In an effort to encourage Americans to save more for retirement, Congress passed the Setting Every Community Up for Retirement Enhancement, or Secure, Act on December 19. The legislation contains the most significant changes to retirement savings system in more than a decade and hopes to address the 41% of Americans who are at risk of outliving their savings. According to the nonprofit Employee Benefit Research Institute, Americans between the ages of 35 and 64 face $3.83 trillion in shortfalls.

A prominent feature of the legislation makes it easier for employers to offer annuities within 401(k)-type retirement plans with the goal of providing more guaranteed income options. Critics, however, fear that consumers will be tempted into high cost, low quality annuities. Annuities can cost as much as ten times more than typical 401(k) investments in fees and management, leaving 401(k) managers, in turn, concerned about lawsuits charging breach of fiduciary responsibility if those fees are not adequately justified. While the new legislation does protect employers from being sued if they select an insurer that later fails to pay claims if they follow specified procedures, large employers are expected to be cautious.

Currently, annuities are included in less than 10% of 401(k)s.

Other changes in the legislation include:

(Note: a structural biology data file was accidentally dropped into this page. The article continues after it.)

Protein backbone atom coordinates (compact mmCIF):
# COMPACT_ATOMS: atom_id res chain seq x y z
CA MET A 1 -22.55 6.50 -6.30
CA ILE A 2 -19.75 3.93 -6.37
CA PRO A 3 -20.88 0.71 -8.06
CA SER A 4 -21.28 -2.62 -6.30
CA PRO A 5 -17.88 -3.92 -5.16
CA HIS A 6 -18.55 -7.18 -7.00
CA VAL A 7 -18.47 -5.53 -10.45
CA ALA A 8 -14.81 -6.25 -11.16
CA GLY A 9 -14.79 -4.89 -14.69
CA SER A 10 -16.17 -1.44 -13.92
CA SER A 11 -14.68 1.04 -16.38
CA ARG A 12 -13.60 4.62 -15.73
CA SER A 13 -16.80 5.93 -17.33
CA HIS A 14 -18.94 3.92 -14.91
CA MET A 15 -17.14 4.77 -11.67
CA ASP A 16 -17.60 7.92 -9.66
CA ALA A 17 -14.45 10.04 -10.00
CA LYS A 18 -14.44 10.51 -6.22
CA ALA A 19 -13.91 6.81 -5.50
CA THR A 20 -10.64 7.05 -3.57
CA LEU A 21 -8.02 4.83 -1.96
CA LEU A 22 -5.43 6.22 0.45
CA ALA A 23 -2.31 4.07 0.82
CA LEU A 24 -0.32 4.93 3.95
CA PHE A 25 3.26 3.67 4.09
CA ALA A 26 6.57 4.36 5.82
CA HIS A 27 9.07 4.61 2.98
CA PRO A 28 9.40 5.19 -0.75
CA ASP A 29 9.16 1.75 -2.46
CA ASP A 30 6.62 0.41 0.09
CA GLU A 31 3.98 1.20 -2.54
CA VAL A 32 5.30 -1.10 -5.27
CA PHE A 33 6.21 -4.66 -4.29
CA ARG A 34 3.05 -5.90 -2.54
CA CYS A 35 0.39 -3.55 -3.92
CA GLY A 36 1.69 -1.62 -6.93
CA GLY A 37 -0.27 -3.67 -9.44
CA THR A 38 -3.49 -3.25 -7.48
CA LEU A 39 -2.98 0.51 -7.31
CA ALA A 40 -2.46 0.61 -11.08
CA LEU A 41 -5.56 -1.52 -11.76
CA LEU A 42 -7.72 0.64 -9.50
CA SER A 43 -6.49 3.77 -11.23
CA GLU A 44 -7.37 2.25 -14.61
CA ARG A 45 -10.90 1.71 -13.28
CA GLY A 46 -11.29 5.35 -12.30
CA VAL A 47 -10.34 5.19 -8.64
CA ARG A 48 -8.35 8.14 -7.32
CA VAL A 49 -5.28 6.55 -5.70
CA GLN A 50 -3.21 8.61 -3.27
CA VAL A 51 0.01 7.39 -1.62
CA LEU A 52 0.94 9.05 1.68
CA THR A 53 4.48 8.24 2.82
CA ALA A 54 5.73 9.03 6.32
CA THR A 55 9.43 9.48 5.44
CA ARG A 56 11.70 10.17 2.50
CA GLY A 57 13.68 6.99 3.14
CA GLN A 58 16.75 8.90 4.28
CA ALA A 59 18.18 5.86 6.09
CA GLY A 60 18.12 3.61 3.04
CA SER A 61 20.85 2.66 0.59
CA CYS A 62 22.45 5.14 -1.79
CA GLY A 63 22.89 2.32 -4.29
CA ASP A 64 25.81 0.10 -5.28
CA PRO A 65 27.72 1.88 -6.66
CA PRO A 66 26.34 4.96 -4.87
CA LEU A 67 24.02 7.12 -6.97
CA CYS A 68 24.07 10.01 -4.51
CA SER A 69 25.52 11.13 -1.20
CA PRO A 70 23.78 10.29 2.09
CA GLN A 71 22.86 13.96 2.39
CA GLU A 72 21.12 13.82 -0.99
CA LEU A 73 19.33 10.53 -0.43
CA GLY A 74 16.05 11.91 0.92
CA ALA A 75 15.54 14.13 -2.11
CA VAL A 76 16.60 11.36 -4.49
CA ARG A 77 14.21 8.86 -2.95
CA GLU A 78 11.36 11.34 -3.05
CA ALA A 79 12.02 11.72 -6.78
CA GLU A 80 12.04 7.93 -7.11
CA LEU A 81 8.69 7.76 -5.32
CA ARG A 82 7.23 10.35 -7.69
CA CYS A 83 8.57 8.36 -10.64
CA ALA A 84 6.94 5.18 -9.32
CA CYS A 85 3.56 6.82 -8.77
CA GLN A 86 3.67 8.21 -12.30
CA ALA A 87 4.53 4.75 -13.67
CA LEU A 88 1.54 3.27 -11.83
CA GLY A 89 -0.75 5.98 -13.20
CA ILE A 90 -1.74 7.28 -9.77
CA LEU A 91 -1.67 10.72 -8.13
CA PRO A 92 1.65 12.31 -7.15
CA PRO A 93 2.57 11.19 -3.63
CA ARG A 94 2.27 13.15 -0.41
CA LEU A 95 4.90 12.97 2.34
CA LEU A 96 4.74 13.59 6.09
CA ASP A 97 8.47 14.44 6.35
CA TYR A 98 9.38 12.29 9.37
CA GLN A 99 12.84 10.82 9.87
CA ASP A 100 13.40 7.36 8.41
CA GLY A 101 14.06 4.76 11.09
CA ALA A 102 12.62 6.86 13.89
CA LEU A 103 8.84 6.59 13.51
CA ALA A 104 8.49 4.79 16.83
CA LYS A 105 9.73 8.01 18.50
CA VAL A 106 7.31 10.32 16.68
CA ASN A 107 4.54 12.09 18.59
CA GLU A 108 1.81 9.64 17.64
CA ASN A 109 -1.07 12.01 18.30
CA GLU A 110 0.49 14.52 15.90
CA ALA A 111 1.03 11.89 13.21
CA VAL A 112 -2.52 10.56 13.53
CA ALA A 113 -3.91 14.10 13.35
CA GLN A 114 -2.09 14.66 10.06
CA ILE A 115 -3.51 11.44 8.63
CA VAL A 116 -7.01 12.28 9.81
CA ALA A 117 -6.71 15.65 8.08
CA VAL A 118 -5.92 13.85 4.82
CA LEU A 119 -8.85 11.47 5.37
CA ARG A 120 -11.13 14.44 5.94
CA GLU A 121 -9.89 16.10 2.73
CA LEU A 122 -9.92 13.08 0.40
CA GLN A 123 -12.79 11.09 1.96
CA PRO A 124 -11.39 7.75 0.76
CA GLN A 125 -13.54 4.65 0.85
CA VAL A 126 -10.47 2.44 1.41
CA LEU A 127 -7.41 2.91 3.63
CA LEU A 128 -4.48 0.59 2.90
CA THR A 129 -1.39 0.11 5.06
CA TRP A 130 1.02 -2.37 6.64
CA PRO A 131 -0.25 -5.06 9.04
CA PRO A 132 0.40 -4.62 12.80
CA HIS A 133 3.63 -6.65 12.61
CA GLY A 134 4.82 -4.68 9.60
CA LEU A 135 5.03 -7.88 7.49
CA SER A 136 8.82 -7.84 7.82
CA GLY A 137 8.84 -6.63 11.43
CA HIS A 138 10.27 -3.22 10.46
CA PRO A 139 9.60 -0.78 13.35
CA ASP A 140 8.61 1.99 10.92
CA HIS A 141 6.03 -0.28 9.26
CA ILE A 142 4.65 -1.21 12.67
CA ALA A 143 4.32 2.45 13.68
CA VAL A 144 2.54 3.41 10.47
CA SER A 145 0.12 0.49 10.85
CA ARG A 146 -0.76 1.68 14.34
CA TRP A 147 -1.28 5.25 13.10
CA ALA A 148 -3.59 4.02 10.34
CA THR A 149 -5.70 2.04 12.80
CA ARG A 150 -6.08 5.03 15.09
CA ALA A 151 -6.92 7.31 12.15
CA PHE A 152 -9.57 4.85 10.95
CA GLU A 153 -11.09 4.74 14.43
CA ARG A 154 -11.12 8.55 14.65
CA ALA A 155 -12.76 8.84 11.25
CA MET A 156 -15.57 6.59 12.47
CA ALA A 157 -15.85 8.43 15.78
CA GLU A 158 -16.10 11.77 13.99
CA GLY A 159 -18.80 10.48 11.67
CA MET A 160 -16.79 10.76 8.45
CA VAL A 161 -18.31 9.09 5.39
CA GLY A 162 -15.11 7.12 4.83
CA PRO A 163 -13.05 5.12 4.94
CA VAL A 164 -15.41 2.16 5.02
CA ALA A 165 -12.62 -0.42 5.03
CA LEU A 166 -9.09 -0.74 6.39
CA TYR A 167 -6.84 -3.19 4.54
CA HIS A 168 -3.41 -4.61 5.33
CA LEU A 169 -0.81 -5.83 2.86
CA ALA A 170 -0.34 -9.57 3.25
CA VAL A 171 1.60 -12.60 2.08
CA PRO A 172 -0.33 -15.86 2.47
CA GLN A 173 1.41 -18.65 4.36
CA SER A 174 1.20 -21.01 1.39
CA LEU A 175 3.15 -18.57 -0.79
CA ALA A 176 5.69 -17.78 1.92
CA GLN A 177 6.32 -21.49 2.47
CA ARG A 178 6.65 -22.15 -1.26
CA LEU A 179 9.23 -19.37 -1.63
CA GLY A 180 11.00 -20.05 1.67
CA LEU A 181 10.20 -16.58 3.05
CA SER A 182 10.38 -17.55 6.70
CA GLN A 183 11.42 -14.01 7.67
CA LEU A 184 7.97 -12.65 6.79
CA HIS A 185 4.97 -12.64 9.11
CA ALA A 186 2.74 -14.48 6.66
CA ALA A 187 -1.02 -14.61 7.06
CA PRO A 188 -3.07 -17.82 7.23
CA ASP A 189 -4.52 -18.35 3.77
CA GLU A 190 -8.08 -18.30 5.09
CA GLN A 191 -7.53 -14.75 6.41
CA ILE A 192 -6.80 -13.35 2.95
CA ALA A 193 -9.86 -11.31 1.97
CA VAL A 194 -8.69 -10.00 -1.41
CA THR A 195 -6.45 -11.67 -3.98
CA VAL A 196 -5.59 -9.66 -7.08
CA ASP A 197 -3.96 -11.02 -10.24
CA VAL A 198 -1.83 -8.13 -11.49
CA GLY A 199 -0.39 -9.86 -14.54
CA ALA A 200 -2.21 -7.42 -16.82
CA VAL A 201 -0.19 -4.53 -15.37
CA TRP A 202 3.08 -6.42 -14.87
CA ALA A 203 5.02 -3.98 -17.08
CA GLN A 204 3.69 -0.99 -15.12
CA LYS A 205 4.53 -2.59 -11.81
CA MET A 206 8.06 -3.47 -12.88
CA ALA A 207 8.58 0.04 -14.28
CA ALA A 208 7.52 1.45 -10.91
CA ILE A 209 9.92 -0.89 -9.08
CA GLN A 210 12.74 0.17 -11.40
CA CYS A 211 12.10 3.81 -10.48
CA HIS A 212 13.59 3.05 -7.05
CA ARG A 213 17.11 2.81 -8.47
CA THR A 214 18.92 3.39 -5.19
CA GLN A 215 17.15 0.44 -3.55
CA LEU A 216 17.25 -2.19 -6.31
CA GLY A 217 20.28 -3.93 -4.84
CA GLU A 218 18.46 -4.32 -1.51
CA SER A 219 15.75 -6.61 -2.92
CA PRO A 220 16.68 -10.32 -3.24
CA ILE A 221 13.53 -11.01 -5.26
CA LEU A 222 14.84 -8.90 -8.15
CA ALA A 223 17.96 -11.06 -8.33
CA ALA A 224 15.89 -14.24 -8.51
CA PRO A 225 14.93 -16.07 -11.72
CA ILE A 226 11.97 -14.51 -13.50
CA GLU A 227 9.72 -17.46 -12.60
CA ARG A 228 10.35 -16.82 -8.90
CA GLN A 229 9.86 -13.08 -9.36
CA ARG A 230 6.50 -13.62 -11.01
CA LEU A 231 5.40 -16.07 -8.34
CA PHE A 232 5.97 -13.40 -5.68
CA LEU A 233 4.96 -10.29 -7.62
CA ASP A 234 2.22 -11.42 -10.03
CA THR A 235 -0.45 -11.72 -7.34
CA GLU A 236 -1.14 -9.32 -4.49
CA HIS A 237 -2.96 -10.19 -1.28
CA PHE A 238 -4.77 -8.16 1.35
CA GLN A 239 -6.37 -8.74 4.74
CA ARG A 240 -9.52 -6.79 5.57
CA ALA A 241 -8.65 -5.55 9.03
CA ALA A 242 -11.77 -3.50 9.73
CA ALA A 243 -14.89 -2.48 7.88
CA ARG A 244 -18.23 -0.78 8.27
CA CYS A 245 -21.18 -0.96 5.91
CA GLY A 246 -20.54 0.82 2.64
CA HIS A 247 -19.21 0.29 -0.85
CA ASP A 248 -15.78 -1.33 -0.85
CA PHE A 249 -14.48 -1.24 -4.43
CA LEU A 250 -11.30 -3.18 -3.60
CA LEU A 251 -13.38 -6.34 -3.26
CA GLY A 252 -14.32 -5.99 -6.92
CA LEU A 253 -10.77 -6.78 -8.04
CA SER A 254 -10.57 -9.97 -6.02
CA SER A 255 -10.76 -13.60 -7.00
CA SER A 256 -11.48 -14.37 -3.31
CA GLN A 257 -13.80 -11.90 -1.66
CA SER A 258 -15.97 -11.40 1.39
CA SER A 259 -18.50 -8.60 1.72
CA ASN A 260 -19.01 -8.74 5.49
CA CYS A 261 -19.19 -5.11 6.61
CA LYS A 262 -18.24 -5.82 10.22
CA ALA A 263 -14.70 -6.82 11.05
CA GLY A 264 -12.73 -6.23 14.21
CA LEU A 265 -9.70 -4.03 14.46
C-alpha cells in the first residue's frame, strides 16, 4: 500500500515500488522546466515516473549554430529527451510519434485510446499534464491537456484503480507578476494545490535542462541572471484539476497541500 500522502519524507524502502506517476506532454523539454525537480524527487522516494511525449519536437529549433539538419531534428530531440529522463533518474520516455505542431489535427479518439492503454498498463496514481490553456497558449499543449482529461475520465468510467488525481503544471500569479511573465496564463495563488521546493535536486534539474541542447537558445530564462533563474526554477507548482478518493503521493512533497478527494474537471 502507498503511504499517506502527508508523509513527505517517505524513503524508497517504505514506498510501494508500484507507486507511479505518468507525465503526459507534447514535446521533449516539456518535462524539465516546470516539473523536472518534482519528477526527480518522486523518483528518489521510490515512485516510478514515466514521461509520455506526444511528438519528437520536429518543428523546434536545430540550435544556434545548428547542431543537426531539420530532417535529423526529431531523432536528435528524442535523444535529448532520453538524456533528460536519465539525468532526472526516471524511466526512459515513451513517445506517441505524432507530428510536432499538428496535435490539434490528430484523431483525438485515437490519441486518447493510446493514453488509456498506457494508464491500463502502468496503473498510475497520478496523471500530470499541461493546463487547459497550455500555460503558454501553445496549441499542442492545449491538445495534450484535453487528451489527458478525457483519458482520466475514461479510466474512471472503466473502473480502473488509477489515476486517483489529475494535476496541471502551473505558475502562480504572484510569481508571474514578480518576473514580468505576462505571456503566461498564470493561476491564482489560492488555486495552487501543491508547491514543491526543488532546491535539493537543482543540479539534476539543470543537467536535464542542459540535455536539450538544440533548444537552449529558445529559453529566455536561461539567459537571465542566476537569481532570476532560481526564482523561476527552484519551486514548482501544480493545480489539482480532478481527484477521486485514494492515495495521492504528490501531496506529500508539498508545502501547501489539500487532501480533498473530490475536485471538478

• A change to the rules regulating inherited tax-advantaged retirement accounts, known as Stretch IRAs. The new rules require the beneficiary to liquidate the accounts and pay any taxes due within 10 years instead of their lifetime.
  • Age cap is removed for contributing to traditional IRAs and allows people to delay collecting minimum withdrawals until after turning 72.
  • Employers can automatically raise employees’ savings rates to 15% of annual earnings over time, up from 10%.
  • Employers are required to allow certain part-time workers to participate in 401(k) plans.
  • Owners of 529 education savings accounts can withdraw as much as $10,000 for repayment of some student loans.

The legislation also expands access to Multiple Employer Plans (MEPs) to more employers. This is intended to make it easier for small companies to join together and share administrative costs of offering 401(k) plans to their employees addressing the estimated 30% of private-sector employees that work for employers that don’t offer any retirement savings benefits.